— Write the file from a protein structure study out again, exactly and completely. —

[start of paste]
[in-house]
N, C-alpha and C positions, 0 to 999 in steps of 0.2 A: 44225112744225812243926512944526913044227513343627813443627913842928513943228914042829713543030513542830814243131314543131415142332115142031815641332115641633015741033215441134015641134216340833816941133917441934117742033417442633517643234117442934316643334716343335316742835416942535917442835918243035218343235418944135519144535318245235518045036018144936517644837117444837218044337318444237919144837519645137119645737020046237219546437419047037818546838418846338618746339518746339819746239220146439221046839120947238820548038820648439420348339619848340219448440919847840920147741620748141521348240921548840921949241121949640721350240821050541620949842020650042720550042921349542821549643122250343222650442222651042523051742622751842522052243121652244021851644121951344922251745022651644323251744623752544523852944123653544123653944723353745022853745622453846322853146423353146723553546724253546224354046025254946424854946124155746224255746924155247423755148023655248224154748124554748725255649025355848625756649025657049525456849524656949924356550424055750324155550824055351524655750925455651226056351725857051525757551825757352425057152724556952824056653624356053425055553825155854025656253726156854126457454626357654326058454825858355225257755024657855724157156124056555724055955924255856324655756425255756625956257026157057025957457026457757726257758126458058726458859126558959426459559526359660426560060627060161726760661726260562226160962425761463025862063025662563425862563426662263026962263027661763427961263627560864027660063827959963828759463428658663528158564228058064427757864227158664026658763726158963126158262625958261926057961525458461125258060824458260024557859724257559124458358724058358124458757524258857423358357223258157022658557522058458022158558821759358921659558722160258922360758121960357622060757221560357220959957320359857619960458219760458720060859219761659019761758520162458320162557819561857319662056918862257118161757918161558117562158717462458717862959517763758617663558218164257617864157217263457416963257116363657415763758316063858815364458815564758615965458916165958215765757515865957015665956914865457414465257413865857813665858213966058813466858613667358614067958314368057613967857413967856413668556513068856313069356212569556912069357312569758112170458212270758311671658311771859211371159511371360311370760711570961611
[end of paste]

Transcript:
[in-house]
N, C-alpha and C positions, 0 to 999 in steps of 0.2 A: 44225112744225812243926512944526913044227513343627813443627913842928513943228914042829713543030513542830814243131314543131415142332115142031815641332115641633015741033215441134015641134216340833816941133917441934117742033417442633517643234117442934316643334716343335316742835416942535917442835918243035218343235418944135519144535318245235518045036018144936517644837117444837218044337318444237919144837519645137119645737020046237219546437419047037818546838418846338618746339518746339819746239220146439221046839120947238820548038820648439420348339619848340219448440919847840920147741620748141521348240921548840921949241121949640721350240821050541620949842020650042720550042921349542821549643122250343222650442222651042523051742622751842522052243121652244021851644121951344922251745022651644323251744623752544523852944123653544123653944723353745022853745622453846322853146423353146723553546724253546224354046025254946424854946124155746224255746924155247423755148023655248224154748124554748725255649025355848625756649025657049525456849524656949924356550424055750324155550824055351524655750925455651226056351725857051525757551825757352425057152724556952824056653624356053425055553825155854025656253726156854126457454626357654326058454825858355225257755024657855724157156124056555724055955924255856324655756425255756625956257026157057025957457026457757726257758126458058726458859126558959426459559526359660426560060627060161726760661726260562226160962425761463025862063025662563425862563426662263026962263027661763427961263627560864027660063827959963828759463428658663528158564228058064427757864227158664026658763726158963126158262625958261926057961525458461125258060824458260024557859724257559124458358724058358124458757524258857423358357223258157022658557522058458022158558821759358921659558722160258922360758121960357622060757221560357220959957320359857619960458219760458720060859219761659019761758520162458320162557819561857319662056918862257118161757918161558117562158717462458717862959517763758617663558218164257617864157217263457416963257116363657415763758316063858815364458815564758615965458916165958215765757515865957015665956914865457414465257413865857813665858213966058813466858613667358614067958314368057613967857413967856413668556513068856313069356212569556912069357312569758112170458212270758311671658311771859211371159511371360311370760711570961611